Near-Term Price Action in the Context of the Larger Dollar Cycle

The epicenter of the tremendous financial earthquake in 2008 and 2009 was in the US. There are many critics of the actions of the US (government and central bank), but it responded relatively early and relatively aggressively.   The net result was FIFO as in first in, first out.  It was that divergence fueled the dollar’s recovery from bear market lows that saw the euro trade above $1.60, sterling through $2.11, and the Canadian and Australian dollar to around $1.11.

The third significant dollar rally since the end of Bretton Woods was driven by the subsequent divergence.  Later, the US policy mix of tighter monetary policy and looser fiscal policy provided additional fuel.  For around nine months, the case this rally is ending has grown more salient.  Broadly speaking, the policy mix is less supportive:  Interest rate differentials have been moving against the dollar since November 2018, something associated with the last stage of a major bull market. The dollar is very rich on a valuation basis, for which the OECD’s measure of purchasing power parity offers a reasonable proxy.

A massive convergence has taken place as the market is rapidly adjusting expectations that the fed funds rate will return to the zero-bound.  The US 2-year premium over Germany has fallen from about 220 bp at the end of last year to almost 130 bp now. It peaked over a year ago near 355 bp.  The relationship with the dollar does not appear linear, but cyclical.

This pattern is repeated elsewhere. Consider the UK.  The US premium peaked in November 2018 near 215 bp and by the end of last year had fallen to almost 100 bp.  It finished last week near 35 bp.  Consider Japan. The US premium is near 70 bp on top of a two-year JGB.  It began the year more than 100 bp higher.  When the premium peaked in late 2018, it was over 300 bp. 

The trigger or duration of a large cycle is beyond the pale of such broad strokes.  The near-term drivers often include momentum, positioning, and other technical indicators.  It is to that we turn.

Dollar Index: The 2.2% drop last week, coupled with the 1.1% drop the previous week, is the biggest back-to-back decline since the first half of February 2016.  It finished the week below 96.00 for the first time since early last year.  The momentum indicators are reflecting the strong downside momentum, but the Slow Stochastic is leveling off.  The abrupt adjustment is reflected in the fact that the Dollar Index closed below its lower Bollinger Band for four of last week’s five sessions, including Friday. This phase of the rally began in February 2018 when the Dollar Index was near 88.25.  It peaked in early last month around 99.90, stopping just shy of 100.  The two-week drop has nearly met the (38.2%) retracement objective a little below 95.50.  Initial resistance is seen in the 96.50-96.70 band.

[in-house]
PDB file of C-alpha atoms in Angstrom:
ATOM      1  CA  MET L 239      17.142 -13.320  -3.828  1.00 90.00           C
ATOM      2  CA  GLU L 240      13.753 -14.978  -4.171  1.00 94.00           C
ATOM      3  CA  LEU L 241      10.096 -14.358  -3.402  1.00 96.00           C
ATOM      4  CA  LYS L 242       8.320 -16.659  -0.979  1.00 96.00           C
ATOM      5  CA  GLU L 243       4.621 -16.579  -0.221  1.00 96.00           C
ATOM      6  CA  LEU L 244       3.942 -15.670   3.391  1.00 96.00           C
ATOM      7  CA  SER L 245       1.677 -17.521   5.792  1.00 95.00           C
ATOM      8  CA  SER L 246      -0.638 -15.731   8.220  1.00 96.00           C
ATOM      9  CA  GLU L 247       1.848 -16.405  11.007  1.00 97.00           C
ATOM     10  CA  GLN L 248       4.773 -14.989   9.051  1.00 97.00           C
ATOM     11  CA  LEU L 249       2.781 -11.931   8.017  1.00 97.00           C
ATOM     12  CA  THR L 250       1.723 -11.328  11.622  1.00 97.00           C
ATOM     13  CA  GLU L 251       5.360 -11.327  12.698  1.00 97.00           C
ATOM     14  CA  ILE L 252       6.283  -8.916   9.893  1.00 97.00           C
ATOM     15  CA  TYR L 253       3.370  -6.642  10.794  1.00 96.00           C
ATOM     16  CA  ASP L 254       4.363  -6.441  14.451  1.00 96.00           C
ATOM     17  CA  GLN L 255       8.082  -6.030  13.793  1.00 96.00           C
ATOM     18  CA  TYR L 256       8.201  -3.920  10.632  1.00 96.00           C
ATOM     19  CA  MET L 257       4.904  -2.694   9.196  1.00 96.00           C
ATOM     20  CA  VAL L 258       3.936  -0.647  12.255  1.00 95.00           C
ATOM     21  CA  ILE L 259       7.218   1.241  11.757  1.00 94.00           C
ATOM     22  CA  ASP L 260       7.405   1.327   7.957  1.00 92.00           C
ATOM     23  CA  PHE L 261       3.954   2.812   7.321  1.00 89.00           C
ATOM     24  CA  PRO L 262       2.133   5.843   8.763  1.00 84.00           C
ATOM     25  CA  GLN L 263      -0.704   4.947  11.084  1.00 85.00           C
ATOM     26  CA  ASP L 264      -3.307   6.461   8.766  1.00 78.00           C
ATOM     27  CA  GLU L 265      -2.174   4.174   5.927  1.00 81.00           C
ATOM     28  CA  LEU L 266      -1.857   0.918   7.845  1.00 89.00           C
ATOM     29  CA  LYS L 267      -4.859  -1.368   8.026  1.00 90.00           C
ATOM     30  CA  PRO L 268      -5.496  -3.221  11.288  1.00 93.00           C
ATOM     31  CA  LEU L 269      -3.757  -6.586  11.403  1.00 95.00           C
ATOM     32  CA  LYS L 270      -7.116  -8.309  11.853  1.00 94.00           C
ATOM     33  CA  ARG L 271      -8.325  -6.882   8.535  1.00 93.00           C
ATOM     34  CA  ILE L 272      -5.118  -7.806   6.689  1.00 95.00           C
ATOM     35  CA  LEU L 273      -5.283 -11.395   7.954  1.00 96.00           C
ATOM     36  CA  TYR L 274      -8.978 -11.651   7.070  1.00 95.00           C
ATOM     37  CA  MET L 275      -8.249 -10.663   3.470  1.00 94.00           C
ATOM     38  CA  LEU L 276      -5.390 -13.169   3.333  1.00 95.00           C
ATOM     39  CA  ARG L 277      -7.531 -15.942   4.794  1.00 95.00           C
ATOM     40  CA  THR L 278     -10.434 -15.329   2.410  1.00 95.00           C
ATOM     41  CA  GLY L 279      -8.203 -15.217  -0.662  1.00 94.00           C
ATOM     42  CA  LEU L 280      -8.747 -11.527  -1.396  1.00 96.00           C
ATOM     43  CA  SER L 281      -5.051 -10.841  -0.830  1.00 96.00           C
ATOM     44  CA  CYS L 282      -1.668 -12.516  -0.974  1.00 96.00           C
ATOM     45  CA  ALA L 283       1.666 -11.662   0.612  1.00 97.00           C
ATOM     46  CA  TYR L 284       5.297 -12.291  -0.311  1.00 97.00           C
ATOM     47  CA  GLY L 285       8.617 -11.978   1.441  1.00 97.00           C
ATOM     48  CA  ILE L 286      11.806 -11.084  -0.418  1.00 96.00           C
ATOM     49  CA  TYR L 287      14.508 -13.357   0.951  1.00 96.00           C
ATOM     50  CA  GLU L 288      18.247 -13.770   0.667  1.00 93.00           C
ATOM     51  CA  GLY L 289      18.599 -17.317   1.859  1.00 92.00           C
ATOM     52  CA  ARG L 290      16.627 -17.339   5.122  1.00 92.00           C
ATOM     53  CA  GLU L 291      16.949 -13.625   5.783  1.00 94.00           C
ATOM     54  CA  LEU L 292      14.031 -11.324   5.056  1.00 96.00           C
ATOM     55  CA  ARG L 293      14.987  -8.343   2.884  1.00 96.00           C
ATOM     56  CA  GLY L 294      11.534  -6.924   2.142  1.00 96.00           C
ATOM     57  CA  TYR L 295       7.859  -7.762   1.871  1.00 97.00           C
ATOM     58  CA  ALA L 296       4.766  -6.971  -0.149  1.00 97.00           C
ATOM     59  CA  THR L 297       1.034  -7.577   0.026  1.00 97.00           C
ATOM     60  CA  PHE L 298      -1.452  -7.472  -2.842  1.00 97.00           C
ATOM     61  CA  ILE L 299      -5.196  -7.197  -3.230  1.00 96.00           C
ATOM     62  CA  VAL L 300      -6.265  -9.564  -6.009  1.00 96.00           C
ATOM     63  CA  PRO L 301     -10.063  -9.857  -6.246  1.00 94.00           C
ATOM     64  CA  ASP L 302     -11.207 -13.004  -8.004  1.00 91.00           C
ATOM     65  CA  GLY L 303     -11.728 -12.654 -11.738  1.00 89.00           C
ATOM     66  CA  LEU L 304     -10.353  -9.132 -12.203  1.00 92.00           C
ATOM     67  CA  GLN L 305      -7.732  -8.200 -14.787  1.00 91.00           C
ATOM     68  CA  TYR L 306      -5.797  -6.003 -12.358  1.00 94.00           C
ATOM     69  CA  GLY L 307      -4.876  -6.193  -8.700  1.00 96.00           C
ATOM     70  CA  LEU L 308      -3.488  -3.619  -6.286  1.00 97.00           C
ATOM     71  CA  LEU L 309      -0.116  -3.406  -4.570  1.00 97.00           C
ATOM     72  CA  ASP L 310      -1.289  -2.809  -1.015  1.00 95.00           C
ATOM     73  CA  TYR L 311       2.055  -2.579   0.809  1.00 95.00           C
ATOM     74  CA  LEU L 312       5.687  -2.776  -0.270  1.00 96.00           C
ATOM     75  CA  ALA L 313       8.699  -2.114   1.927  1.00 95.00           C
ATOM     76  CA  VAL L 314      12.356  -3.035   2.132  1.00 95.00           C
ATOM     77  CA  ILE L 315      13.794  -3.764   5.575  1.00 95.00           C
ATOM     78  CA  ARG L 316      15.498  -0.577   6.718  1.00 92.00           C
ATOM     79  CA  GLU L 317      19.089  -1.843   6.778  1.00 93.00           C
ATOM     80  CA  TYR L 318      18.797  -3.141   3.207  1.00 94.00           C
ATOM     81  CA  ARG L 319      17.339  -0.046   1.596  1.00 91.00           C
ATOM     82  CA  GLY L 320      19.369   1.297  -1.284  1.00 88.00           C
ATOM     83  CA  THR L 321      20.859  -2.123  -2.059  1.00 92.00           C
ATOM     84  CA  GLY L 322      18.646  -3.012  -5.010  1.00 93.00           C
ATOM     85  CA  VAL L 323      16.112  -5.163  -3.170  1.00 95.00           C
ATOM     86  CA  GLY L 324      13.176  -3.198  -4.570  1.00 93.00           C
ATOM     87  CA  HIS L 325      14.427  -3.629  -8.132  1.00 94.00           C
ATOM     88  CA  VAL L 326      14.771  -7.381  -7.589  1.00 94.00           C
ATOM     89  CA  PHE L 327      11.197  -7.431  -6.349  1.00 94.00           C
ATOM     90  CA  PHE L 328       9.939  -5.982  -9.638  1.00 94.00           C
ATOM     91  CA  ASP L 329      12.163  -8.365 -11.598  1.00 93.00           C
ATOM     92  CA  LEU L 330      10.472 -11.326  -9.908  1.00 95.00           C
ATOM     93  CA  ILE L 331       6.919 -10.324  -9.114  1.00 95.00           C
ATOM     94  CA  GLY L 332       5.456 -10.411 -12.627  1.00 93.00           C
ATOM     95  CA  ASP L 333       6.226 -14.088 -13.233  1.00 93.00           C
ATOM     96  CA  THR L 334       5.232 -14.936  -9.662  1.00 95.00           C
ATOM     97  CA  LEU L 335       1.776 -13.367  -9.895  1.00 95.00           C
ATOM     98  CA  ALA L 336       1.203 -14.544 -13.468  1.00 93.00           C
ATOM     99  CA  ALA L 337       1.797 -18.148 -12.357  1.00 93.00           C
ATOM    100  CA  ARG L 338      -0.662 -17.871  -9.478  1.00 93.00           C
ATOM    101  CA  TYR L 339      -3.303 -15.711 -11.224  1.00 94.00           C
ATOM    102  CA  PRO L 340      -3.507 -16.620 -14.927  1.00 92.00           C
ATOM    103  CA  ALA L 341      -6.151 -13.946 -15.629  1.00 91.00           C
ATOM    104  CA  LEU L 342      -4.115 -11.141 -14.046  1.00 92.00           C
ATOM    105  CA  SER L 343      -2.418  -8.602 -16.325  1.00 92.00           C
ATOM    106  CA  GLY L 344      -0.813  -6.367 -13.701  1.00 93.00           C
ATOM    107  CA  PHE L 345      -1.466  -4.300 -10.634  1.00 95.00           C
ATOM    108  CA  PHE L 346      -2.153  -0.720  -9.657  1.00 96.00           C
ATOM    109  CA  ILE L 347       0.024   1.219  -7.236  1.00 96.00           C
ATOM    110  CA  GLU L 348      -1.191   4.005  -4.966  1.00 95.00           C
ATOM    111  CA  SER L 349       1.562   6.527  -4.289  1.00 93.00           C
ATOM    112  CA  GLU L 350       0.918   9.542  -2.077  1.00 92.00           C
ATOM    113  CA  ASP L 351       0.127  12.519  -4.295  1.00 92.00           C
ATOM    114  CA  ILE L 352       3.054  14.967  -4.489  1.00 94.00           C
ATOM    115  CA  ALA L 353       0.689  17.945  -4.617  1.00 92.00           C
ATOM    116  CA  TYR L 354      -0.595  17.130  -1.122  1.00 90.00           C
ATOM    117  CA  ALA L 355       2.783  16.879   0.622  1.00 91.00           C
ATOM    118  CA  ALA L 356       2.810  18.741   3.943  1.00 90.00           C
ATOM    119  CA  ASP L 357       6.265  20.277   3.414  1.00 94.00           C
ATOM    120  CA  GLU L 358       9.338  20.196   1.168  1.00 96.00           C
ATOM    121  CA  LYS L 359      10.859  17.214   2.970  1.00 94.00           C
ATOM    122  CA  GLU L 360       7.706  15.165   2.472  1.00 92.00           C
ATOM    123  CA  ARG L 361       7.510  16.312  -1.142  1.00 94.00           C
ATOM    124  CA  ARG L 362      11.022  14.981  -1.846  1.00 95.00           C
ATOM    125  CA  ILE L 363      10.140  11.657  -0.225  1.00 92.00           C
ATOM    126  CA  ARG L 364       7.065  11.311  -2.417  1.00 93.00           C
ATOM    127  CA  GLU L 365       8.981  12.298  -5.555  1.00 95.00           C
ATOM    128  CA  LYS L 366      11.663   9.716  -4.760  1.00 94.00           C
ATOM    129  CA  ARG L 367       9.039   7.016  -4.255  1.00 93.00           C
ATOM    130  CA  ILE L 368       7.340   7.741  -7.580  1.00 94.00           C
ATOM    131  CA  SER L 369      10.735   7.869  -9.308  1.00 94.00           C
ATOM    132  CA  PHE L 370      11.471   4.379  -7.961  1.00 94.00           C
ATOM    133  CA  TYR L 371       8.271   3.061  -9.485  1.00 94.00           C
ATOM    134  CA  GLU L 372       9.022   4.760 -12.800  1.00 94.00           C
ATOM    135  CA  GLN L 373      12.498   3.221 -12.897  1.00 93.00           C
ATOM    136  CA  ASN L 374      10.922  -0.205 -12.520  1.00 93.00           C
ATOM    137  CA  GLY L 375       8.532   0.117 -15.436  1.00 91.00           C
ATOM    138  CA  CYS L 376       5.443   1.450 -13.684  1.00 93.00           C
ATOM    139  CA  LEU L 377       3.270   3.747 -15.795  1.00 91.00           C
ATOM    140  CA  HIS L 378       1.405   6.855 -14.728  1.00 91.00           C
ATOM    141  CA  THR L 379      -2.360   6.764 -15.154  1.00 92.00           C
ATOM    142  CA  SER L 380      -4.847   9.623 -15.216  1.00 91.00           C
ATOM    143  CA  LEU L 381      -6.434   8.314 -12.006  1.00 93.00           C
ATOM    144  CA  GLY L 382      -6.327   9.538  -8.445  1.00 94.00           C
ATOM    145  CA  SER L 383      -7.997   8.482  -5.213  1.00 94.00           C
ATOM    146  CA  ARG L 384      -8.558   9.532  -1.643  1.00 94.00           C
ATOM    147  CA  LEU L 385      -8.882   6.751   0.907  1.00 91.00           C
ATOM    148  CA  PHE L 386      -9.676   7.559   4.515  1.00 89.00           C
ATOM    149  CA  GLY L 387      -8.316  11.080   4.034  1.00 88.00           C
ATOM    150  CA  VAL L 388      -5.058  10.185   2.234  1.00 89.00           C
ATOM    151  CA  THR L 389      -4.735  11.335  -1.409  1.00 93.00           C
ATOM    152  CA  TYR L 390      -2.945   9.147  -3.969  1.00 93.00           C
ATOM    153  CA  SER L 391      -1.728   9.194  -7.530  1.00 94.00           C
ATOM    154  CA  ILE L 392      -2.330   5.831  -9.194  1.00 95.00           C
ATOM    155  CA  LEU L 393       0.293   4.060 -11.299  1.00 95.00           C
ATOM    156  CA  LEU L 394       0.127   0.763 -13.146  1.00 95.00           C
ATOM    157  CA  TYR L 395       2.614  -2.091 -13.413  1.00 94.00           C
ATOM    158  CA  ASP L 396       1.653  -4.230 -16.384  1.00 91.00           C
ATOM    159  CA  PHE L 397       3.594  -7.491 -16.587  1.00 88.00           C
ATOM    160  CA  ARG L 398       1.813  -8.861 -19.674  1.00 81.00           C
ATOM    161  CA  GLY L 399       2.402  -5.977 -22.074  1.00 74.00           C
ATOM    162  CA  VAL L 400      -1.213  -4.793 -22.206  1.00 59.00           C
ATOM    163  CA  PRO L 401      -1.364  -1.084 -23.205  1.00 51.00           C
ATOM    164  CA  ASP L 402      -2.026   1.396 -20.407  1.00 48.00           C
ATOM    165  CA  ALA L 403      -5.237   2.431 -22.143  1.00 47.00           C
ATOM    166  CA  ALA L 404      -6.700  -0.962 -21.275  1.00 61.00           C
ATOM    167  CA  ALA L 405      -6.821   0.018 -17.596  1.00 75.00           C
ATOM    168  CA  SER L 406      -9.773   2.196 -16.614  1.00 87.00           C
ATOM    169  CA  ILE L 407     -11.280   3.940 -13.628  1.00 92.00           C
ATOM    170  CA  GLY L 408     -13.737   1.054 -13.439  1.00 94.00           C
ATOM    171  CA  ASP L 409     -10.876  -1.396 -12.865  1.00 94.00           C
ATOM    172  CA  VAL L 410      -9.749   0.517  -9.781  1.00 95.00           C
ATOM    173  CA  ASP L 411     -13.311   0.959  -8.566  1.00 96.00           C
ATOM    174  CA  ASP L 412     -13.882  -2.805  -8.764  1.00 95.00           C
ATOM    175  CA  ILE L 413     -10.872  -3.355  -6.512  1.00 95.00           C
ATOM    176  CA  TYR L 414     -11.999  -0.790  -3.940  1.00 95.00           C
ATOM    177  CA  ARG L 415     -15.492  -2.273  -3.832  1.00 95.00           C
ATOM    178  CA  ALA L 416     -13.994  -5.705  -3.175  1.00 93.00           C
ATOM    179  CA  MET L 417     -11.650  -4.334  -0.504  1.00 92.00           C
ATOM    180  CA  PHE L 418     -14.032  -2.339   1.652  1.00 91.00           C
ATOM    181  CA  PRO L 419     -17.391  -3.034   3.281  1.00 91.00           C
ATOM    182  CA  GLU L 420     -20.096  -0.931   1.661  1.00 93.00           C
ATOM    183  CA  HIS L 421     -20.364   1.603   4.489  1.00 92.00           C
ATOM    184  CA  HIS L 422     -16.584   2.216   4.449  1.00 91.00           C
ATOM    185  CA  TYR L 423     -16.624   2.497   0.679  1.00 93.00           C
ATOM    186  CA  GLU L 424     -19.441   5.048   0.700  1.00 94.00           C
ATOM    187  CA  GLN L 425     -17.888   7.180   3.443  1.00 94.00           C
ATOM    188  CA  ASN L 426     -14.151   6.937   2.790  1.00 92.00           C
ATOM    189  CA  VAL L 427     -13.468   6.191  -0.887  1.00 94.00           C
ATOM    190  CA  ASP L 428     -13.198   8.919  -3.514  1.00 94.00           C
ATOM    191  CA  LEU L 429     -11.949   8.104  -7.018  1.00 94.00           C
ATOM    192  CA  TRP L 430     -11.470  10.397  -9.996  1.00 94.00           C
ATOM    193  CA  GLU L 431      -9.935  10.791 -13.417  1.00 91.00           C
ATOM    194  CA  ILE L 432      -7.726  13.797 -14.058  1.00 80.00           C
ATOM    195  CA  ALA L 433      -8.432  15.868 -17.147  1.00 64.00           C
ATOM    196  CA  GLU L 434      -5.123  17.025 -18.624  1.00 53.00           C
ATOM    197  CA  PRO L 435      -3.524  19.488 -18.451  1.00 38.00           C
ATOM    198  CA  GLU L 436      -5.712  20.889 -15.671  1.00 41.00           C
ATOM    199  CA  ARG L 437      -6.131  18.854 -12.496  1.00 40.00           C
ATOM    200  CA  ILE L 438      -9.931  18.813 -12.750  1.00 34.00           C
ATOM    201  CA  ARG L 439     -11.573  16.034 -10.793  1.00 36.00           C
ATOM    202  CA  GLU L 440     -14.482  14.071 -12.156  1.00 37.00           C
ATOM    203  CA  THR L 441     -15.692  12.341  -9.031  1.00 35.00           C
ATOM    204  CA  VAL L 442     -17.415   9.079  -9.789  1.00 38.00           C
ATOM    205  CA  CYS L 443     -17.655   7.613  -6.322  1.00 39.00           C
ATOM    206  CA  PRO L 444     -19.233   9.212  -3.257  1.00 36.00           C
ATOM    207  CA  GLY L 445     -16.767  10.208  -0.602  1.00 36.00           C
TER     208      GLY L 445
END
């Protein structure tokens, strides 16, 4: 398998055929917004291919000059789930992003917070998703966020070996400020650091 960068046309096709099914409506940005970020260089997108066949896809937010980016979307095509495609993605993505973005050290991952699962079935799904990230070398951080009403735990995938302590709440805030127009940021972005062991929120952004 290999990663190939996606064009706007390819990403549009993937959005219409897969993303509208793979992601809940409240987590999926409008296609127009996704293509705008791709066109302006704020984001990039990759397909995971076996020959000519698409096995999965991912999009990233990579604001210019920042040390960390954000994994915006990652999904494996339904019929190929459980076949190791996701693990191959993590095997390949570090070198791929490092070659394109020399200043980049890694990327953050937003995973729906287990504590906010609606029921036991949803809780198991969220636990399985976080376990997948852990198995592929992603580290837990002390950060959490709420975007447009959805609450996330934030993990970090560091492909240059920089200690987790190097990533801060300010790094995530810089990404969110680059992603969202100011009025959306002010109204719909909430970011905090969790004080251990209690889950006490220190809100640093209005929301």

Euro: The single currency has risen against the dollar in eight of the last 10 sessions.  It reached its highs around $1.1350 after the US reported better than expected jobs data.  Pullbacks on Tuesday and Wednesday found new bids just below $1.1100 suggest that sentiment has shifted from sell rallies to buy dips.  The euro is at its highest level since last July, and also closed several times last week above its upper Bollinger Band.  The technical indicators are getting stretched.  Initial support now is pegged around $1.1220-$1.1240.  The next technical target is near $1.1450.   For the first time in seven weeks, speculators in the futures market covered previously sold positions.  The 33k contract reduction in gross short positions for the week ending March 3 was the largest since June 2010.  Still, with a gross short position of 238k contracts (each one has a notional value of 100k euros), there is plenty of fodder for additional short-covering.   The speculative longs have not begun building.  The gross long position stands at a 151.9k contract as of March 3.  It has fallen for the past two reporting periods.  It is below the 13-week, 26-week, and 52-week moving averages.